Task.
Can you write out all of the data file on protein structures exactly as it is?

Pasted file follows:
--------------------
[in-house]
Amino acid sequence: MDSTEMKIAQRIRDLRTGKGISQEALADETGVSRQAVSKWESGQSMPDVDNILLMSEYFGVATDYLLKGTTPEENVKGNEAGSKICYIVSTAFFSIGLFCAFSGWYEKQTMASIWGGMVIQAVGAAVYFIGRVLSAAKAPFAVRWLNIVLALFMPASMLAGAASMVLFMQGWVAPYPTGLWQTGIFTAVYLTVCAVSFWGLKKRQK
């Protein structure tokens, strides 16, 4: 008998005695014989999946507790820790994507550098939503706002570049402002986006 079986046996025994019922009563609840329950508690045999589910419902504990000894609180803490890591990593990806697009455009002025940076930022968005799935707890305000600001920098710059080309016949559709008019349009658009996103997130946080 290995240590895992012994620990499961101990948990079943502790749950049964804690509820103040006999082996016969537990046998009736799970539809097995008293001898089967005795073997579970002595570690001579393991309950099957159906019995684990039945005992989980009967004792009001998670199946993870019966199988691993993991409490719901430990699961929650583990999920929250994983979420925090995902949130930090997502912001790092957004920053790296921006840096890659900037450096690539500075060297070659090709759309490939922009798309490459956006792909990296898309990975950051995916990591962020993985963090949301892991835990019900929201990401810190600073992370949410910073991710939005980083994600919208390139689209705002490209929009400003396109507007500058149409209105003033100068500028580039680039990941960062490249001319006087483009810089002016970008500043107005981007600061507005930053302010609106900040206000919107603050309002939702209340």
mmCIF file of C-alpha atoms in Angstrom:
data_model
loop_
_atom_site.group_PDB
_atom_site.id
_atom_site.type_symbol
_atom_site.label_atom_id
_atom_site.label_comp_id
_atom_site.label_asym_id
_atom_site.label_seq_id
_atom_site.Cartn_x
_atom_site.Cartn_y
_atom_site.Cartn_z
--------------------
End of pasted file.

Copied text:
[in-house]
Amino acid sequence: MDSTEMKIAQRIRDLRTGKGISQEALADETGVSRQAVSKWESGQSMPDVDNILLMSEYFGVATDYLLKGTTPEENVKGNEAGSKICYIVSTAFFSIGLFCAFSGWYEKQTMASIWGGMVIQAVGAAVYFIGRVLSAAKAPFAVRWLNIVLALFMPASMLAGAASMVLFMQGWVAPYPTGLWQTGIFTAVYLTVCAVSFWGLKKRQK
């Protein structure tokens, strides 16, 4: 008998005695014989999946507790820790994507550098939503706002570049402002986006 079986046996025994019922009563609840329950508690045999589910419902504990000894609180803490890591990593990806697009455009002025940076930022968005799935707890305000600001920098710059080309016949559709008019349009658009996103997130946080 290995240590895992012994620990499961101990948990079943502790749950049964804690509820103040006999082996016969537990046998009736799970539809097995008293001898089967005795073997579970002595570690001579393991309950099957159906019995684990039945005992989980009967004792009001998670199946993870019966199988691993993991409490719901430990699961929650583990999920929250994983979420925090995902949130930090997502912001790092957004920053790296921006840096890659900037450096690539500075060297070659090709759309490939922009798309490459956006792909990296898309990975950051995916990591962020993985963090949301892991835990019900929201990401810190600073992370949410910073991710939005980083994600919208390139689209705002490209929009400003396109507007500058149409209105003033100068500028580039680039990941960062490249001319006087483009810089002016970008500043107005981007600061507005930053302010609106900040206000919107603050309002939702209340």
mmCIF file of C-alpha atoms in Angstrom:
data_model
loop_
_atom_site.group_PDB
_atom_site.id
_atom_site.type_symbol
_atom_site.label_atom_id
_atom_site.label_comp_id
_atom_site.label_asym_id
_atom_site.label_seq_id
_atom_site.Cartn_x
_atom_site.Cartn_y
_atom_site.Cartn_z